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A Mandala on Your Deck

Embellish a deck platform with chalky matte paint, semitransparent stain, and a freehand mandala

a hand-drawn mandala on deck boards using chalk paint
Courtesy of prettyhandygirl.com
The Henna Treatment

No one says you have to paint the entire deck or worry too much about being able to draw like da Vinci. This freehand mandala is designed for relaxation, while you put it down as well as after. It was created by Brittany Bailey, who blogs at prettyhandygirl.com. After finding herself with a platform deck, its boards installed at a dynamic diagonal, Bailey conjured “an exotic staycation,” as she puts it. She scouted for a mandala-like pattern online, then grabbed chalk, string, pushpins, and a tape measure. Starting with a center point about two feet from the most prominent corner, she inscribed a half-dozen concentric circles, each a little farther out from the last. After that, she says, “a lot of doodling” ensued—and to nice effect.

One key, Bailey says, is to prestain the deck and use the same product as a protective top coat. (She used Thompson’s WaterSeal in Semi-Transparent Acorn Brown.) Also, get a friend to help; Bailey inveigled her sister. “Our goal was to make the deck a getaway, to transport you to Bali,” she says. Even if it doesn’t get you that far, when a mandala meets a fabric-hung pergola, you’ve still got an inviting outdoor room and a good reason to stay home.

Step One // A Mandala on Your Deck

Using Chalk, Draw Six Concentric Circles

drawing a small circle with the help of string wrapped around a pushpin at one end and chalk at the other
Courtesy of prettyhandygirl.com

Choose a spot in a prominent open area and draw a small circle with the help of string wrapped around a pushpin at one end and chalk at the other. Add five more circles, each one a little farther out.

Steps // A Mandala on Your Deck
1 ×

Using Chalk, Draw Six Concentric Circles

 
Step One // A Mandala on Your Deck

Using Chalk, Draw Six Concentric Circles

drawing a small circle with the help of string wrapped around a pushpin at one end and chalk at the other
Courtesy of prettyhandygirl.com

Choose a spot in a prominent open area and draw a small circle with the help of string wrapped around a pushpin at one end and chalk at the other. Add five more circles, each one a little farther out.

 
2 ×

Mark Out Manageable Sections

 
Step Two // A Mandala on Your Deck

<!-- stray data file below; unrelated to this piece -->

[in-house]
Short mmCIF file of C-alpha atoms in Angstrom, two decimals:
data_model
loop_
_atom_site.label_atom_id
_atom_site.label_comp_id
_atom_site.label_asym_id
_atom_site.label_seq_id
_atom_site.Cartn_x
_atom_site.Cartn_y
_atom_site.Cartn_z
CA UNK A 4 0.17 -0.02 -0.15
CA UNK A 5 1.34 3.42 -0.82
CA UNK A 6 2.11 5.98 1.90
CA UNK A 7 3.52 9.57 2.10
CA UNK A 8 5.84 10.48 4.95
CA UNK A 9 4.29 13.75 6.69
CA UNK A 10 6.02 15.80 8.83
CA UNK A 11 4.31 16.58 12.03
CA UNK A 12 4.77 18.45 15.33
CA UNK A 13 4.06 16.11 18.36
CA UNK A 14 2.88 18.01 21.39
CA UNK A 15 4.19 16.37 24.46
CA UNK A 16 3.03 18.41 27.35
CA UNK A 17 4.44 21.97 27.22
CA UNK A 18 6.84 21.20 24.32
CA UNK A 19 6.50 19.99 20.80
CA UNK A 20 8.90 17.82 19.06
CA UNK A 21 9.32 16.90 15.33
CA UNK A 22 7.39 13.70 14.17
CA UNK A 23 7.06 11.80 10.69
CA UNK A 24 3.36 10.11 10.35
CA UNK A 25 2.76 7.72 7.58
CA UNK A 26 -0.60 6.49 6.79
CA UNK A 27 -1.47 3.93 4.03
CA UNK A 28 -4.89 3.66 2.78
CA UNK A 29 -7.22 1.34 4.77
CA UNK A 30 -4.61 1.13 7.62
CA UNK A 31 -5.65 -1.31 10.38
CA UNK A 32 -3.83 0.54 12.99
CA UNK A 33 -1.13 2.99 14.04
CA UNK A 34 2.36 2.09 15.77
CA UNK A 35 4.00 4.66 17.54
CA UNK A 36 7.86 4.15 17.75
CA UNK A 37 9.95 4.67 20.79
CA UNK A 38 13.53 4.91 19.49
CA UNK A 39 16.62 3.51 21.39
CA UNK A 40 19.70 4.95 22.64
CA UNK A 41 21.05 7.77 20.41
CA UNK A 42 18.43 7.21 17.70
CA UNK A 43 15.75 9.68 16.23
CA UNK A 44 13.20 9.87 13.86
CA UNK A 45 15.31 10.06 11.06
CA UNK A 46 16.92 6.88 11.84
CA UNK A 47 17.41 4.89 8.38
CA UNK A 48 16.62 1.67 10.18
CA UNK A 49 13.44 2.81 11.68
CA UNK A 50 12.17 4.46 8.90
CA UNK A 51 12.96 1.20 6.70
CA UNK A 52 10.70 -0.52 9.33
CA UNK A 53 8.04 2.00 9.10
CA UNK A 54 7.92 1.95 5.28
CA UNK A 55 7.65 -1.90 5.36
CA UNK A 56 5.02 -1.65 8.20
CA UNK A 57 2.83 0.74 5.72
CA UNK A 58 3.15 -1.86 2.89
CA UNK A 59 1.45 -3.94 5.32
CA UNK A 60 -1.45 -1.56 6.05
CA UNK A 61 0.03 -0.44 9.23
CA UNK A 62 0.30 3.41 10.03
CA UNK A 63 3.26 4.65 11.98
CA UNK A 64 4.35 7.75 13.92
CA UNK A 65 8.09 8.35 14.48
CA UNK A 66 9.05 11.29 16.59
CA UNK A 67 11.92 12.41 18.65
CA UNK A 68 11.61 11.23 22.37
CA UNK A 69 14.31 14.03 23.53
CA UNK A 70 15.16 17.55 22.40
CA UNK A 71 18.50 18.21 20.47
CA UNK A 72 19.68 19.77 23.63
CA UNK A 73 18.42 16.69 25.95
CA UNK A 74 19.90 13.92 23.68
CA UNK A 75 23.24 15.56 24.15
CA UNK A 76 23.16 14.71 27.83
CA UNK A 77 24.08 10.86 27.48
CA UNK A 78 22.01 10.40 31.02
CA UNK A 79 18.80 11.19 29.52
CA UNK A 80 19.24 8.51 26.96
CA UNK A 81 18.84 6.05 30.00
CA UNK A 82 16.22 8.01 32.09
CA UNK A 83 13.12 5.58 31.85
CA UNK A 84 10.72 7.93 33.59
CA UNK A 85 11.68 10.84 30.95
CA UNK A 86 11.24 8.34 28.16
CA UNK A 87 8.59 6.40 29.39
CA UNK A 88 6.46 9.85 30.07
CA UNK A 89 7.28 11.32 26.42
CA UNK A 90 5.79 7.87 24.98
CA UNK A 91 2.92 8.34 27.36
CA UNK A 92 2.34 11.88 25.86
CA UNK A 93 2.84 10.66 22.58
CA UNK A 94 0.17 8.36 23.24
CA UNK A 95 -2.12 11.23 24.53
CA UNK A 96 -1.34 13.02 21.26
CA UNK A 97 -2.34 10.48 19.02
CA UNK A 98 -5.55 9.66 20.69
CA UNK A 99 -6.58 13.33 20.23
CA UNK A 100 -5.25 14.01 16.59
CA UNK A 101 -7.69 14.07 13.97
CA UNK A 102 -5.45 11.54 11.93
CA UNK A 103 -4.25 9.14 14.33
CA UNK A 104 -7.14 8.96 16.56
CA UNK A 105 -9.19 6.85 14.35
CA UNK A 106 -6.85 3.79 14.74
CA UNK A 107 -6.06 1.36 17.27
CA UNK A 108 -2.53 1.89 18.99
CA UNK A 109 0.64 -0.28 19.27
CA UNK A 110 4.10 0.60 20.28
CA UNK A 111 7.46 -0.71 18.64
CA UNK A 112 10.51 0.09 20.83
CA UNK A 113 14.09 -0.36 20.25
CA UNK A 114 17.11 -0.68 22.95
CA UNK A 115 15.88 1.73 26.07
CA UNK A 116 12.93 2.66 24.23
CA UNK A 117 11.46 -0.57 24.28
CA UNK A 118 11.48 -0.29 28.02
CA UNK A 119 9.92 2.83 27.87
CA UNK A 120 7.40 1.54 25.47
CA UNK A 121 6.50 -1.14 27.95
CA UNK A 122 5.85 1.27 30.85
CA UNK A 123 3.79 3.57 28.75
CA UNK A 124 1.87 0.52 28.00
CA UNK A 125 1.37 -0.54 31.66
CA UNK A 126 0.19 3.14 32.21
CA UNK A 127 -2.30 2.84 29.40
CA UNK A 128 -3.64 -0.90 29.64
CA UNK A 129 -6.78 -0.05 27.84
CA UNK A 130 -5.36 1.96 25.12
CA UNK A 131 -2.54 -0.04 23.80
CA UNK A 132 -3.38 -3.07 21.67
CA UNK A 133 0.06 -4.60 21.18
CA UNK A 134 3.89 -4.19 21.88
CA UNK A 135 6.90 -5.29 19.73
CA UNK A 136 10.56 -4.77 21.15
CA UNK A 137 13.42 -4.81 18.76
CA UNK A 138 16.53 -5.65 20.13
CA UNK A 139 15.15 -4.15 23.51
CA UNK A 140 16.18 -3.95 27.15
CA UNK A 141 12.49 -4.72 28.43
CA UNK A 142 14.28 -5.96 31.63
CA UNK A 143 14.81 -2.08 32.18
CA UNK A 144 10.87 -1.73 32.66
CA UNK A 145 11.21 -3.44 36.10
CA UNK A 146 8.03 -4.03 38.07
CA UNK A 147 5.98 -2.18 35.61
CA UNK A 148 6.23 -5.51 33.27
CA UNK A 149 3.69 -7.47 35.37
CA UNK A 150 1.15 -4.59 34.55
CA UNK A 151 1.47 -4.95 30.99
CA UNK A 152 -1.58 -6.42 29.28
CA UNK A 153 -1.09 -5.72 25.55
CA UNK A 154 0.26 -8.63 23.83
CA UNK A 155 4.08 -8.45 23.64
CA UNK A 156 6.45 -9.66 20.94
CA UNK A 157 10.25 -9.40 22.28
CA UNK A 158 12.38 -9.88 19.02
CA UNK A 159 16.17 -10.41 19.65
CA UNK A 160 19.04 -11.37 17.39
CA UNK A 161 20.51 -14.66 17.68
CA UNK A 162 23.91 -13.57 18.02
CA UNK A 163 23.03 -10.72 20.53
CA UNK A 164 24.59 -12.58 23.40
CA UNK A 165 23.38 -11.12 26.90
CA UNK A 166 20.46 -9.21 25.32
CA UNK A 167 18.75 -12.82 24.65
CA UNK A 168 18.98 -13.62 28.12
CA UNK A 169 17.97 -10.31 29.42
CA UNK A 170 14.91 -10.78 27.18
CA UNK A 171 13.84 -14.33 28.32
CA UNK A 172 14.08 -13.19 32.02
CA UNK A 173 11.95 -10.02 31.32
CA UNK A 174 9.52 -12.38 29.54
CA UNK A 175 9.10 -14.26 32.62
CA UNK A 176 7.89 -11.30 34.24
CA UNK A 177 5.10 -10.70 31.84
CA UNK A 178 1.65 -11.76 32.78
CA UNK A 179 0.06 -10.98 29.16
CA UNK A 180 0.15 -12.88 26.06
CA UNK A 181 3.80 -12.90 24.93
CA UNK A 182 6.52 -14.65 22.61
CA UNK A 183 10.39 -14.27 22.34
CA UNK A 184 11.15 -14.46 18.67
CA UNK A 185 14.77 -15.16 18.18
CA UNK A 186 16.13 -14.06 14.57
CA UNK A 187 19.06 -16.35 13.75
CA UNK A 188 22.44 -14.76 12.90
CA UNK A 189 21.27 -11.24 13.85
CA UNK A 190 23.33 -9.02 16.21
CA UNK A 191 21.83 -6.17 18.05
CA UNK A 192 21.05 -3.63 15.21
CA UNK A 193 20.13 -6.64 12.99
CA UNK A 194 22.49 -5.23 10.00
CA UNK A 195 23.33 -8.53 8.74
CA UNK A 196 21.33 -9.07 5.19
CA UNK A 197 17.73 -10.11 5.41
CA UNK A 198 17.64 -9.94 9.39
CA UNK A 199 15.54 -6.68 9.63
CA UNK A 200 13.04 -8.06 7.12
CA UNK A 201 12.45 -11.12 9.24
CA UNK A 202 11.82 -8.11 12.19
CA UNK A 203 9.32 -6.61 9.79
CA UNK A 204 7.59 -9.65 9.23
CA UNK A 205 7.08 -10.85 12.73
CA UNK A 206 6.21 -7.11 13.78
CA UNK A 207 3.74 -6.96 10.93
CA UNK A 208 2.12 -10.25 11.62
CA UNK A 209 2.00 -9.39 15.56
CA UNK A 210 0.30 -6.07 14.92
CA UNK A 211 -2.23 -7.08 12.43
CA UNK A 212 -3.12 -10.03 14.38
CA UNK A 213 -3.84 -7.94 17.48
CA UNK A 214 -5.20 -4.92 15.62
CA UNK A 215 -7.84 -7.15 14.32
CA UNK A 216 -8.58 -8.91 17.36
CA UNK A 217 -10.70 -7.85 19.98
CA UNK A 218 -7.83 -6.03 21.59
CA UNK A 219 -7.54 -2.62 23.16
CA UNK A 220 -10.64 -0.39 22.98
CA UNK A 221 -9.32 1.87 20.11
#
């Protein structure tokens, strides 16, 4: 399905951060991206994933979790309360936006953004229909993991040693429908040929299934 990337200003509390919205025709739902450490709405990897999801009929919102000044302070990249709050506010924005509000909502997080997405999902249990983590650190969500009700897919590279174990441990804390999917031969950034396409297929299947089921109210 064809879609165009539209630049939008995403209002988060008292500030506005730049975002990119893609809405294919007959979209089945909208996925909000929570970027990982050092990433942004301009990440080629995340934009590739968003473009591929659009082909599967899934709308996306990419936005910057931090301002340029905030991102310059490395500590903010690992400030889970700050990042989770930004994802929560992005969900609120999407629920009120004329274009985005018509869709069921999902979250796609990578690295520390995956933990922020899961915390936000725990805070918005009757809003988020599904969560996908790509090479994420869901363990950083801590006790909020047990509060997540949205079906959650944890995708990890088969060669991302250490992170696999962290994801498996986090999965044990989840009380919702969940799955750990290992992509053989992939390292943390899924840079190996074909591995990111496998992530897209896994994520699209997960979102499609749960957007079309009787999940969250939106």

Mark Out Manageable Sections

drawing long lines to create eight wedges for a deck mandala
Courtesy of prettyhandygirl.com

Mark four compass points on the innermost circle and add four more equidistant points. Align a tape measure with the center and two points, and draw long lines to create eight wedges.

 
3 ×

Start Embellishing

 
Step Three // A Mandala on Your Deck

Start Embellishing

repeating the petal-like pattern in a deck mandala
Courtesy of prettyhandygirl.com

Add freehand flowers, loops, and curlicues to fill in the design, repeating the petal-like pattern in each circle. Use a damp rag to erase and redo any stray marks, as needed.

 
4 ×

Paint the Pattern

 
Step Four // A Mandala on Your Deck

Paint the Pattern

beginning to apply paint to the deck mandala
Courtesy of prettyhandygirl.com

Use small and medium round and square artist brushes to apply a chalky paint, such as Valspar’s Chalky Finish Paint in Kid Gloves. “That way, you don’t have to prime,” Bailey says.

 
5 ×

Keep Going

 
Step Five // A Mandala on Your Deck

Keep Going

continuing to paint the deck mandala
Courtesy of prettyhandygirl.com

Make yourself (and ideally a friend) comfortable and gradually complete the pattern. If your deck is a platform style, like this one, don’t forget to continue the pattern along any deck sides that are exposed.

 
6 ×

Sand and Seal

 
Step Six // A Mandala on Your Deck

Sand and Seal

sanding the painted deck to get the aged look
Courtesy of prettyhandygirl.com

When the paint is dry, use an orbital sander and 180-grit paper to “age” the pattern. Wipe away dust before applying a top coat with an exterior stain pad. Allow it to dry a day. Then arrange furniture, string up lights, and kick back.

 
 
 
 

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